The proposed state budget seeks to raise taxes on Connecticut business by $496 million over the next two years.

There's a ripple effect here.

The lion's share of these taxes hit firms that invest in Connecticut. These are businesses that innovate, develop new medicines, create technological advances, and improve financial services.

And who are businesses without the people who work for them?

The reason these proposed tax hikes really matter is that Connecticut is on the cusp of a life-improving job-creating growth spurt: some of which was generated by the very tax incentives that are now in danger.

The industries most affected by the proposed job-constraining tax changes: manufacturing, financial services, and bioscience: have job multiplier effects of anywhere from two to seven. Think about it: Every job they create in their industry adds one to six additional jobs throughout Connecticut's economy.

You may not directly work for one of these firms, but your success as a real estate agent, service worker, car mechanic, copier salesperson, builder, retailer, restaurateur, carpenter, and so on depends on output from these economic powerhouses. All these activities will feel it when companies that are directly affected pull back operations and investment in Connecticut in favor of other states that have a more stable and strategic tax policy.

The bottom line: erosion: fewer jobs, less economic activity, fewer spinoff jobs.

Over the past several years, Connecticut has crafted a tax policy built upon stimulating research and development (R&D), the financial and real estate sector, and encouraging other business activities viewed as valuable to the state. The tax incentives behind this tax policy are not "loopholes," which are unintended consequences; they are designed to spur the intended consequences of activities that generate revenue in the long run.

The R&D tax credits, for example, have been instrumental in the growth of Connecticut's bioscience industry: which spends billions of dollars annually in our state. Under the current tax law, a bioscience startup would very likely develop in Connecticut, producing high-paying jobs, a high multiplier, a lot of economic activity: buying homes, buying cars, buying business services, buying commercial or industrial space: affecting a lot of people's jobs who are not directly employed in that industry. A company like that could also give rise to a family foundation or other charitable contributions that benefit our state.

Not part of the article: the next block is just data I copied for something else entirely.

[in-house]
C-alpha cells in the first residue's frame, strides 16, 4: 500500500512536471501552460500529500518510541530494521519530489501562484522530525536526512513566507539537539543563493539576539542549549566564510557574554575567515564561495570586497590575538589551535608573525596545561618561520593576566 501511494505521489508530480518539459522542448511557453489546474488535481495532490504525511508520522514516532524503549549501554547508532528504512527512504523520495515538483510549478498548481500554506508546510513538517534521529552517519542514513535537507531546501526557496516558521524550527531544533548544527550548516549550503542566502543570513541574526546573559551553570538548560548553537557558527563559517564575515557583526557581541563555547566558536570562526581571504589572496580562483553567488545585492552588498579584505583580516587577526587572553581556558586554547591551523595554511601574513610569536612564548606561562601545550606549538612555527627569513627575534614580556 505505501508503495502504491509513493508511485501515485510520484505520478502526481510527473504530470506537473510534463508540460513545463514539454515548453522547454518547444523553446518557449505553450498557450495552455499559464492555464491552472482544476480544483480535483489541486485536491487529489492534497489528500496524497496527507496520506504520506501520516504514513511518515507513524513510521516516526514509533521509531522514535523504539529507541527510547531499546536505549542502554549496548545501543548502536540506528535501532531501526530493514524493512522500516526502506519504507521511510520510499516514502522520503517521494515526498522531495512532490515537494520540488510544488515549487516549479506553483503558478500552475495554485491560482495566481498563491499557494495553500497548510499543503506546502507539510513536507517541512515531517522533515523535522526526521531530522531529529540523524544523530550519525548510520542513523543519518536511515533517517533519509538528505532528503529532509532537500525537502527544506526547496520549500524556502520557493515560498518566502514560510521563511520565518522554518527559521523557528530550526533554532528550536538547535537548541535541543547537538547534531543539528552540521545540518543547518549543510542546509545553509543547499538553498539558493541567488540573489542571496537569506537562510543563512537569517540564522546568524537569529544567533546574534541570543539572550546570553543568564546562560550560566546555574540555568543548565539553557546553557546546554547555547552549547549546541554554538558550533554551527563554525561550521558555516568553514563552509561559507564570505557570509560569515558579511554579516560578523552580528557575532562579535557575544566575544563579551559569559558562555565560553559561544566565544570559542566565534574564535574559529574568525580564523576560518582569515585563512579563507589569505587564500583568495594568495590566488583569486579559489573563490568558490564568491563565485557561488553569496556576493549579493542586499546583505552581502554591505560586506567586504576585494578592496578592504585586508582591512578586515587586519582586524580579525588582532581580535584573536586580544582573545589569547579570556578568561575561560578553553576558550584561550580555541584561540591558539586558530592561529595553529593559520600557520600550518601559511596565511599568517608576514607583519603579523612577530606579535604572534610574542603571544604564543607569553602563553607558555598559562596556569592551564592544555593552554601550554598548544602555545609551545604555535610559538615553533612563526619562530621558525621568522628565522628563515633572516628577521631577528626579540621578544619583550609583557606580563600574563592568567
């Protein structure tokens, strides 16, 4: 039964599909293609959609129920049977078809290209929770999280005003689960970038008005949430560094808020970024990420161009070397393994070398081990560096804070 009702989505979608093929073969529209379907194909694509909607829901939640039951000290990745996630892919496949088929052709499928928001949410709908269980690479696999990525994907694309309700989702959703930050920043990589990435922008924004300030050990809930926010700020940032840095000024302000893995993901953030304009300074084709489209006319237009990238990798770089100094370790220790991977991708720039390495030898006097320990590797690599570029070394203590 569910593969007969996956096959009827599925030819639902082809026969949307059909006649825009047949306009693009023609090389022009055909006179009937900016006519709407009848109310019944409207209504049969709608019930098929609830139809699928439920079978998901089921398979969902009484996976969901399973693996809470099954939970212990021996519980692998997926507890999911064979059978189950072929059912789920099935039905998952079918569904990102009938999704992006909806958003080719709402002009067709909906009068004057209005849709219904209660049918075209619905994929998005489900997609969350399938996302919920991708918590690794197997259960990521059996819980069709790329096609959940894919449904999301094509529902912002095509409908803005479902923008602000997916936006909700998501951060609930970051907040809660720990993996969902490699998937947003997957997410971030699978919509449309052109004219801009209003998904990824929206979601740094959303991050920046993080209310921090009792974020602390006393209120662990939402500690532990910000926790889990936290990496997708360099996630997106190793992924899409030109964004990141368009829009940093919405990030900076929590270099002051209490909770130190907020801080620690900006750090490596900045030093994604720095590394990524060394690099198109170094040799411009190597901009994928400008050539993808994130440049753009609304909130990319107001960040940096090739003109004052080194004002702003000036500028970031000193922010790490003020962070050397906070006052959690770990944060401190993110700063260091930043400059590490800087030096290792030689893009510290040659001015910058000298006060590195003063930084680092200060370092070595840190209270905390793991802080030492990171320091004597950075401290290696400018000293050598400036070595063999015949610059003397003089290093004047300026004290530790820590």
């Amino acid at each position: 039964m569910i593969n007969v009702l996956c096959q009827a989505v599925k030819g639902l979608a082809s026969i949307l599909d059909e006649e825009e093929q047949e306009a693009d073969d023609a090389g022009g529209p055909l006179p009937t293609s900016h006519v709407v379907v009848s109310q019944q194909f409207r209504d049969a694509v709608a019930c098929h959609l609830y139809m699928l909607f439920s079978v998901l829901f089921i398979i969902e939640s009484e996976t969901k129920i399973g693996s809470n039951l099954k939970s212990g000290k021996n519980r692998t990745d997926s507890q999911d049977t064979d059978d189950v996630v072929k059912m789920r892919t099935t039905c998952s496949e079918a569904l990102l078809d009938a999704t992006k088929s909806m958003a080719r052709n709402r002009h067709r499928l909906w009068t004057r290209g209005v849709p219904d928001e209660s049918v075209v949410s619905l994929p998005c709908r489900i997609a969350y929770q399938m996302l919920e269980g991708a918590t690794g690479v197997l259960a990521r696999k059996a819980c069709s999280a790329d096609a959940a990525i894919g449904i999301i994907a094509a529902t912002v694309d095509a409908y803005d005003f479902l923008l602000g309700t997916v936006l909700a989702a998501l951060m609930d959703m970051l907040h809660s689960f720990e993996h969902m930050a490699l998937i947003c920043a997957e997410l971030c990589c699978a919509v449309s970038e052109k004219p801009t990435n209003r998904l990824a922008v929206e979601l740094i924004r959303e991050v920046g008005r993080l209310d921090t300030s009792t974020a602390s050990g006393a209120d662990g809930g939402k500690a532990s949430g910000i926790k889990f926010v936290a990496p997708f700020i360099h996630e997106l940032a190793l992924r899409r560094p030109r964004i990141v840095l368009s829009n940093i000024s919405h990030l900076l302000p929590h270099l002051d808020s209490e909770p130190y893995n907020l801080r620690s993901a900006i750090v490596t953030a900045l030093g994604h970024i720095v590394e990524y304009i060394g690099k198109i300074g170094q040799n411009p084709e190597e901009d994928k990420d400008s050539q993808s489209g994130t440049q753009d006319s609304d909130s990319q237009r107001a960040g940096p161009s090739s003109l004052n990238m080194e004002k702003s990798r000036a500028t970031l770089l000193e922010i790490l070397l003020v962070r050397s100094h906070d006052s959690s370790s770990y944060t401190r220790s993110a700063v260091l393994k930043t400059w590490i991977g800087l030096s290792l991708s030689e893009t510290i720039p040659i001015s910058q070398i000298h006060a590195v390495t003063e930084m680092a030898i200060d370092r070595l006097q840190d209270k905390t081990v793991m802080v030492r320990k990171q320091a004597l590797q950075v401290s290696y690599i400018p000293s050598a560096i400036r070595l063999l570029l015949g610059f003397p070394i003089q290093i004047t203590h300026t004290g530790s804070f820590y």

The impact on Connecticut manufacturers is critical too.

New products command premium prices in the global market. In a high-cost state like ours, take away the R&D incentive and other incentives and companies may choose to locate their R&D, their operations, their production elsewhere.

Connecticut's proposed budget hits the very industries that can power real economic growth in the next decade: companies that can provide jobs for current residents, for kids coming out of schools in Connecticut, for folks in other industries that supply these companies and serve their employees.

It's a stealth effect, but it's across the board, and it's real.

The tax increases may speak of "corporate credits," and "carry-forwards," but Connecticut's tax strategy was developed with good reason, and after much study, by state legislators and governors who wanted to create incentives for businesses to grow and create solid middle-class job opportunities. They are specific tools to build an economy that employs a highly educated, skilled workforce. These were not developed on a whim as loopholes or gifts.

Over this biennium, the state might find an initial savings by slashing these incentives. But over time, as business operations look elsewhere, revenues may erode.

Connecticut is the #4 state in the nation in terms of job-creating R&D investment. Let's not risk losing major portions of our state's economy that we built upon the very strategic and intentional tax policies that are now at risk.